by Christopher Graham
That sense of not being able to tell reality from imagination lasted a couple days. During the days it was okay, but at night it would be really bad. I had many conversations with people who weren’t there. I could hear them talking, talking about stuff that I was really interested in, even! And so I wanted to contribute to the conversation. So after listening to what the “people” had to say, I would pipe up with my $0.02. I’d “hear” them in my head, but it felt so real that I’d “reply” in real life and talk to them. Even in the moments when I thought it was a dream or a hallucination, when I knew it was fake, when I tried to respond “in the dream,” I’d talk out loud, on accident. I’m pretty sure that one time I told no one in particular that they needed to watch Breaking Bad, for instance.
Some time passed like this. I was in and out of it, mostly depending on whether it was day or night. But after a few days of dialysis, I started doing better. My lab numbers were stable or improving, with the dialysis at least, and all of the hallucinating and talking to people who weren’t there got a lot better over the next few days. I was lucid pretty much all the time from thereon out. While all the rest of this stuff was happening, even though my mind was on vacation in la la land, I was improving physically. I was able to get up out of bed into a chair on the 2nd or 3rd day post-op. I walked to the bathroom on the 4th day or so. I figured out ways to do things that minimized the motion of my sewn-closed-but-unhealed belly. I wore an abdominal binder from day one which helped immensely, too. I ended up wearing that thing for months. With the dialysis, my sodium started normalizing and they eased up on the fluid restrictions. They wouldn’t let me eat anything, though, until my bowels started moving again (they slow down significantly in people who have had surgery and anesthesia, and I had half of my colon removed to boot).
And that finally happened. I’m not sure which post-op day it was, but my insides started moving again. One of the main jobs of the colon is to remove water from stool, and half my colon was now gone. Well, when you do that, the other half of the colon doesn’t particularly care to be surgerized 1 upon, either. The part they left in decided it was time to take 5, as they say, and it stopped absorbing the water, or doing much of anything else, leaving the water with exactly one way to get out. I had watery diarrhea for weeks after the operation, and it was particularly bad at first. I was going to the bathroom five or six times a day, maybe even more frequently than that.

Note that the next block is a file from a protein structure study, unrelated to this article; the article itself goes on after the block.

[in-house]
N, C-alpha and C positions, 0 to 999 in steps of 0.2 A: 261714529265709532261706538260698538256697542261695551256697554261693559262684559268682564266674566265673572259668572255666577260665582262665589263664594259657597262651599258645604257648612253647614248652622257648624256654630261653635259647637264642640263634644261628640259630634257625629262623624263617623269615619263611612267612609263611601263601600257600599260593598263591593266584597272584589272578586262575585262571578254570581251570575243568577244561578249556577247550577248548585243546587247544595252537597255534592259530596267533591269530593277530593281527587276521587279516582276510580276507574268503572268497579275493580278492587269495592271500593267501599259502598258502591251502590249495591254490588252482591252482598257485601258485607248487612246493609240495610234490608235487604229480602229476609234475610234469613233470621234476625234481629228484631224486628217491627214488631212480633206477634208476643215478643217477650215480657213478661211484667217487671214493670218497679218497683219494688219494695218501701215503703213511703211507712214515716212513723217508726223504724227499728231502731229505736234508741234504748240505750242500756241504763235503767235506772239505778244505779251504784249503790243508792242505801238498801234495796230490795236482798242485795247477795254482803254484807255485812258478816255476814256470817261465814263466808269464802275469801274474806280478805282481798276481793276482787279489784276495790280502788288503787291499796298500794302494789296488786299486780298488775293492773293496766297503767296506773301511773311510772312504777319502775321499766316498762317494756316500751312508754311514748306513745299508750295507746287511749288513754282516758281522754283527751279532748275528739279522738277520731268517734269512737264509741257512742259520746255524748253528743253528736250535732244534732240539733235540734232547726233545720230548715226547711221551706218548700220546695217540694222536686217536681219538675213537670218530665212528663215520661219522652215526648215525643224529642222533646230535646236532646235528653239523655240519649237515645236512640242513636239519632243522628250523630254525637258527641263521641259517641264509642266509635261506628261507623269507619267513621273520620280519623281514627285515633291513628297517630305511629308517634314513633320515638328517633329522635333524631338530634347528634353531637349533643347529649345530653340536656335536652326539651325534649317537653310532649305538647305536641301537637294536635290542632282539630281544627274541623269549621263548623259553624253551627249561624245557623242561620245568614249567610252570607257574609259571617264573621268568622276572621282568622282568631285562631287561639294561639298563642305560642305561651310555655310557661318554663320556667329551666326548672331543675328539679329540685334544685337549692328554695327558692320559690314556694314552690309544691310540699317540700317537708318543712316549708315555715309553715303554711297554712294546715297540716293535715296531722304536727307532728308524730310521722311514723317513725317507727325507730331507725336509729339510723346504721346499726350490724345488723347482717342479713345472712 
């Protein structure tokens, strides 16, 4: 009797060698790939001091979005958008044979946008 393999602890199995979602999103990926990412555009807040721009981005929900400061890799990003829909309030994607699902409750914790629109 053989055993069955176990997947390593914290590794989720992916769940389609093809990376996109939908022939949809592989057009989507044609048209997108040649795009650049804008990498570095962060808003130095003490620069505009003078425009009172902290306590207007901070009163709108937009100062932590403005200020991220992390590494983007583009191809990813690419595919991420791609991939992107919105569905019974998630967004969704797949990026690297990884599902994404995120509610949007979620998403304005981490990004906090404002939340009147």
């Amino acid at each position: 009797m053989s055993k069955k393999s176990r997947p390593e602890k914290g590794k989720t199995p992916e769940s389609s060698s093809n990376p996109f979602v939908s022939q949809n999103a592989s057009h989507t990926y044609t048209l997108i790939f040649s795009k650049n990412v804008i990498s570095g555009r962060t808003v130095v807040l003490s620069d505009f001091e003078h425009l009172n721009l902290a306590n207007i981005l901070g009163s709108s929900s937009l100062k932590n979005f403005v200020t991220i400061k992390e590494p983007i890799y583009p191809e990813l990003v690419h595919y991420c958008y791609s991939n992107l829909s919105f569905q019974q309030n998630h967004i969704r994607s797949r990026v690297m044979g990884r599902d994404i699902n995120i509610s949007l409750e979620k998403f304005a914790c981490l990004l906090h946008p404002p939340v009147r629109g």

Food was really hard to eat at first. We started with clear liquids and advanced my diet as I could tolerate it. Nothing tasted very good, though some of that is because of the disgusting hospital food I had to eat. With the kidney problems they put me on a super strict renal diet, and so bad food was made even worse. Another fun experience I had when trying to start eating again was the “gastro-colic reflex.” Ever notice how dogs, for example, need to be let outside to drop a deuce after they eat? That’s the gastro-colic (or, stomach-to-colon) reflex. Well, it was very strong in the immediate post-operative period. A couple of bites into pretty much every meal, I’d have to waddle into the bathroom with my IV pole and two JP drains and two accessed port devices sticking out. And the tunneled line hanging out of my chest. And the 2-foot incision on my abdomen. When I think about how I must have looked, I think it would have been hilarious if it wasn’t so tragic, honestly.
I’d like to take a small pause in the story here to tell you all how amazing my residency program and the radiology department were during my illness. I was missing a bunch of work in February of 2016 as I was going through the work-up process with all of this. My program director, Dr. Mark King, finally asked me what was going on, and by then we did have the final diagnosis. He was as shocked as anyone, but he immediately set to work with Samantha Schnitzer, our program coordinator, in the education office. And they went to bat for me with the hospital and human resources. They made sure I was able to get all of the FMLA time I was entitled to, and helped me through the arduous bureaucratic maze involved with doing that paperwork. In addition to using all of the sick time and vacation time I had, they found out a way that the hospital would let people donate vacation days to me so I’d keep getting a paycheck after all my paid time off ran out. They asked around, and apparently some of the emergency radiology attendings had “too much” vacation. I never thought that could be a thing. But they graciously and selflessly donated their days off, so I could keep getting paid. The education office contacted the American Board of Radiology on my behalf and found a way to delay my board exam until the point when my treatment is over and I’m actually able to take the exam.